Study of natural-occurring 100,000 year-old CO2 reservoirs shows no significant corroding of 'cap rock', suggesting the greenhouse gas hasn't leaked back out - one of the main concerns with greenhouse gas reduction proposal of carbon capture and storage.
New research shows that natural accumulations of carbon dioxide (CO2) that have been trapped underground for around 100,000 years have not significantly corroded the rocks above, suggesting that storing CO2 in reservoirs deep underground is much safer and more predictable over long periods of time than previously thought.
These findings, published today in the journal Nature Communications, demonstrate the viability of a process called carbon capture and storage (CCS) as a solution to reducing carbon emissions from coal and gas-fired power stations, say researchers.
CCS involves capturing the carbon dioxide produced at power stations, compressing it, and pumping it into reservoirs in the rock more than a kilometre underground.
The CO2 must remain buried for at least 10,000 years to avoid the impacts on climate. One concern is that the dilute acid, formed when the stored CO2 dissolves in water present in the reservoir rocks, might corrode the rocks above and let the CO2 escape upwards.
By studying a natural reservoir in Utah, USA, where CO2 released from deeper formations has been trapped for around 100,000 years, a Cambridge-led research team has now shown that CO2 can be securely stored underground for far longer than the 10,000 years needed to avoid climatic impacts.
Their new study shows that the critical component in geological carbon storage, the relatively impermeable layer of "cap rock" that retains the CO2, can resist corrosion from CO2-saturated water for at least 100,000 years.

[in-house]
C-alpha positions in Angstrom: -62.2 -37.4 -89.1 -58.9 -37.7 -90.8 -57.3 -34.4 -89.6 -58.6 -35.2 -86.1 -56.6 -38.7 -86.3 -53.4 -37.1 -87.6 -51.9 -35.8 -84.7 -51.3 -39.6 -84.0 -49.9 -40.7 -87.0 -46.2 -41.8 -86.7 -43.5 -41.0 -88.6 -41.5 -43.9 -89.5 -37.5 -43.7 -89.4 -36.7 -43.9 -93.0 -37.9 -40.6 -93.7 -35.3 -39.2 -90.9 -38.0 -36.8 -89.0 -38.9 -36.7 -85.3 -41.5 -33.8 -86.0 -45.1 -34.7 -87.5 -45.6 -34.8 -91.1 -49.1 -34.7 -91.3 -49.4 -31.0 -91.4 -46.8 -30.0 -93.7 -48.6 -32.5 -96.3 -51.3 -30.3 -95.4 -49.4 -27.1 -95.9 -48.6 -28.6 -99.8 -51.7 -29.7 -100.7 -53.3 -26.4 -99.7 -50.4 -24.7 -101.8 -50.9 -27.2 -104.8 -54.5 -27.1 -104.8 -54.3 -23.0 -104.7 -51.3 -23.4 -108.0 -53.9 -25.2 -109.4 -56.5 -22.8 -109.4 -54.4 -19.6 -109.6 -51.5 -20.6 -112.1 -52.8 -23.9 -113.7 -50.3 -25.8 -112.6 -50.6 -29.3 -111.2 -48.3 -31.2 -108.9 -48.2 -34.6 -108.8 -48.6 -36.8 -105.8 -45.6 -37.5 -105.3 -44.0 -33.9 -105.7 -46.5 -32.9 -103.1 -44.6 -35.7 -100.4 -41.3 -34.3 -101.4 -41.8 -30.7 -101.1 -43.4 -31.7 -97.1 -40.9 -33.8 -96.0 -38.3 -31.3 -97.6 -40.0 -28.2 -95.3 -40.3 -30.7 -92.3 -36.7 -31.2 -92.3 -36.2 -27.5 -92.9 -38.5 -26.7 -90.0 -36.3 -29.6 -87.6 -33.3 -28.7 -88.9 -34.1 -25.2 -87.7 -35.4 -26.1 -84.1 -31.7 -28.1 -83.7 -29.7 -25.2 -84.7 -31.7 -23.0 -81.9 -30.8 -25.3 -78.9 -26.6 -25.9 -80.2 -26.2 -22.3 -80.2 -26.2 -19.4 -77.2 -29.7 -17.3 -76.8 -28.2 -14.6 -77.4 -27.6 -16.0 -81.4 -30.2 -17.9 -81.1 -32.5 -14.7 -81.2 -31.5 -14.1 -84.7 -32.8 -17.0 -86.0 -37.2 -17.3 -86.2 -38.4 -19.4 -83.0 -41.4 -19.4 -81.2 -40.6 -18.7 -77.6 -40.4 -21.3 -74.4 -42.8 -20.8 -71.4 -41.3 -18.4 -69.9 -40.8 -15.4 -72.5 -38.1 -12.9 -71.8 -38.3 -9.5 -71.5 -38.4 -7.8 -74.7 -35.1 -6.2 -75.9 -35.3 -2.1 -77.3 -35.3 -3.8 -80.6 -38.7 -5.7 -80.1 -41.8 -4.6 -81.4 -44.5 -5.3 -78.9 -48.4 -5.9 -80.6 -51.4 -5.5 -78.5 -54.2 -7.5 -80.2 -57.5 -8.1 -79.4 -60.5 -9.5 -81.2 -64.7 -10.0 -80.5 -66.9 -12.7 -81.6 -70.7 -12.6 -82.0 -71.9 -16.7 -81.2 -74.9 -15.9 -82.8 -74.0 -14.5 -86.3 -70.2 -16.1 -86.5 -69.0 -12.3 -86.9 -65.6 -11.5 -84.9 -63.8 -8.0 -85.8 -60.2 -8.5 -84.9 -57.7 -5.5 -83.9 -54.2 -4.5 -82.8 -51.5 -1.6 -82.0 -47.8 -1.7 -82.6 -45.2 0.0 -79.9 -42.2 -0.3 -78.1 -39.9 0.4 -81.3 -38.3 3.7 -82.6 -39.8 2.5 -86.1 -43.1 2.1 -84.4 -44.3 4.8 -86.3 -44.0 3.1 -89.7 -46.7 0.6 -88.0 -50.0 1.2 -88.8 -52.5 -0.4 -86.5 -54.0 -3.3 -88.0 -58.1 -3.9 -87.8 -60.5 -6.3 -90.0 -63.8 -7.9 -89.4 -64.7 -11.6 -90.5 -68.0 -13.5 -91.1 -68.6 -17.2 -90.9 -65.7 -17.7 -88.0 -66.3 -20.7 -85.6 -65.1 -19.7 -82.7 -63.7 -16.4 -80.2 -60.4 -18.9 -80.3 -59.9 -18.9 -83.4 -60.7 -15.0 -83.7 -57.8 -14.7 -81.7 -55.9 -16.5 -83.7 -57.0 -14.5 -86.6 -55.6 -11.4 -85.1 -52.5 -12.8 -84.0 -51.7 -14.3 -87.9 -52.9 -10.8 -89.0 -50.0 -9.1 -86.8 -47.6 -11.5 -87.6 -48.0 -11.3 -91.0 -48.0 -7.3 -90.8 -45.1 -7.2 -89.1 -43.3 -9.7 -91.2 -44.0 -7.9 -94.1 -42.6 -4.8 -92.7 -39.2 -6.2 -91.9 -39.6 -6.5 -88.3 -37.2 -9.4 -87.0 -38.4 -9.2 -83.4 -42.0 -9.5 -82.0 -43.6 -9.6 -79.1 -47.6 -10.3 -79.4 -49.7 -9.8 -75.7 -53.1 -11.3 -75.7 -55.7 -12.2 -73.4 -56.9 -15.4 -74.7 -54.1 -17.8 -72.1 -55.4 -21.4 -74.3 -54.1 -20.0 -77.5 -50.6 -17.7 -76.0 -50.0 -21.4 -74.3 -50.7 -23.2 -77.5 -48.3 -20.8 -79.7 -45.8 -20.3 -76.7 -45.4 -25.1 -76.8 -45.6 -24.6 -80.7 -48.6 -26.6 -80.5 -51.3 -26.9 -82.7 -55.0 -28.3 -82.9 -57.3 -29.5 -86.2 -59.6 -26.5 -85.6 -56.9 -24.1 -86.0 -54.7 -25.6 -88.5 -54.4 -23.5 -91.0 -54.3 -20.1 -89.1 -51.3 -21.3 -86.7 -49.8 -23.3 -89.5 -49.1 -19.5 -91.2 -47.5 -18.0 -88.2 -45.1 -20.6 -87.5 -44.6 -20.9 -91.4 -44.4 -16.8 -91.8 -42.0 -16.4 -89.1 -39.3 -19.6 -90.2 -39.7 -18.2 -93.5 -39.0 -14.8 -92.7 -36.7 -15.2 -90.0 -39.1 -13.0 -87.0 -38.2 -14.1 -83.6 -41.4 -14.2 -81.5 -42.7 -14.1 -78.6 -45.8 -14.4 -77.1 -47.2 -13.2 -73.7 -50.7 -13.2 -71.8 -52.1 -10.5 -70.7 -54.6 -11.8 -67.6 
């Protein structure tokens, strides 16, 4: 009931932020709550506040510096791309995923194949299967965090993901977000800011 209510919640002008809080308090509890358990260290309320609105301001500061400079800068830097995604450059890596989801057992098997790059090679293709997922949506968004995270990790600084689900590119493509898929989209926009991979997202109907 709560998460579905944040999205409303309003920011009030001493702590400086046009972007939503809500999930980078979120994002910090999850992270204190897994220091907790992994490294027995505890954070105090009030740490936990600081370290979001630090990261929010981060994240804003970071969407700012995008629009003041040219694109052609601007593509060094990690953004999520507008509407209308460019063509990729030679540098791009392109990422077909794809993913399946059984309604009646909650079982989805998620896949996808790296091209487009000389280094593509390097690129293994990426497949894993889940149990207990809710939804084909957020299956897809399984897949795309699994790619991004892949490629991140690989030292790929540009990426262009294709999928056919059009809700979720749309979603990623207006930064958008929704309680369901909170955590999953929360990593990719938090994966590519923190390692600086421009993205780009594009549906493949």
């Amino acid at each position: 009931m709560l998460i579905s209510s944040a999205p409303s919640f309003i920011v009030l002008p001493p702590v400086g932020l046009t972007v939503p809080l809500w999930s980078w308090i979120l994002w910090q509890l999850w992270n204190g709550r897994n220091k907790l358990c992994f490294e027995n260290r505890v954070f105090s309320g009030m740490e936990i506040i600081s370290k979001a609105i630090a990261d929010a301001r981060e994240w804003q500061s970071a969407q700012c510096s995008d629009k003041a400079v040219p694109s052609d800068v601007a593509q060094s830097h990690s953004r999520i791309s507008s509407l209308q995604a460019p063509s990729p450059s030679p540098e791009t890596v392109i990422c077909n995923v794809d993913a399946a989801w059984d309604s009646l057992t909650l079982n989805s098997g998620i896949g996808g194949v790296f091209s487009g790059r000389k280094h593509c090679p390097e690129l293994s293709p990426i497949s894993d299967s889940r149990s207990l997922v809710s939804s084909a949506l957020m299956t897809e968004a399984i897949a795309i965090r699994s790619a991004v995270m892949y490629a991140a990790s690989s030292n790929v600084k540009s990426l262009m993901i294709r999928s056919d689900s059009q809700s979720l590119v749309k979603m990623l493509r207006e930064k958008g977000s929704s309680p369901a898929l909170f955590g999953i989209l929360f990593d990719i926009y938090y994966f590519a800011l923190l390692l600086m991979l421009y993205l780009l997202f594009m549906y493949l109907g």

"Carbon capture and storage is seen as essential technology if the UK is to meet its climate change targets," says lead author Professor Mike Bickle, Director of the Cambridge Centre for Carbon Capture and Storage at the University of Cambridge.
"A major obstacle to the implementation of CCS is the uncertainty over the long-term fate of the CO2 which impacts regulation, insurance, and who assumes the responsibility for maintaining CO2 storage sites. Our study demonstrates that geological carbon storage can be safe and predictable over many hundreds of thousands of years."
The key component in the safety of geological storage of CO2 is an impermeable cap rock over the porous reservoir in which the CO2 is stored. Although the CO2 will be injected as a dense fluid, it is still less dense than the brines originally filling the pores in the reservoir sandstones, and will rise until trapped by the relatively impermeable cap rocks.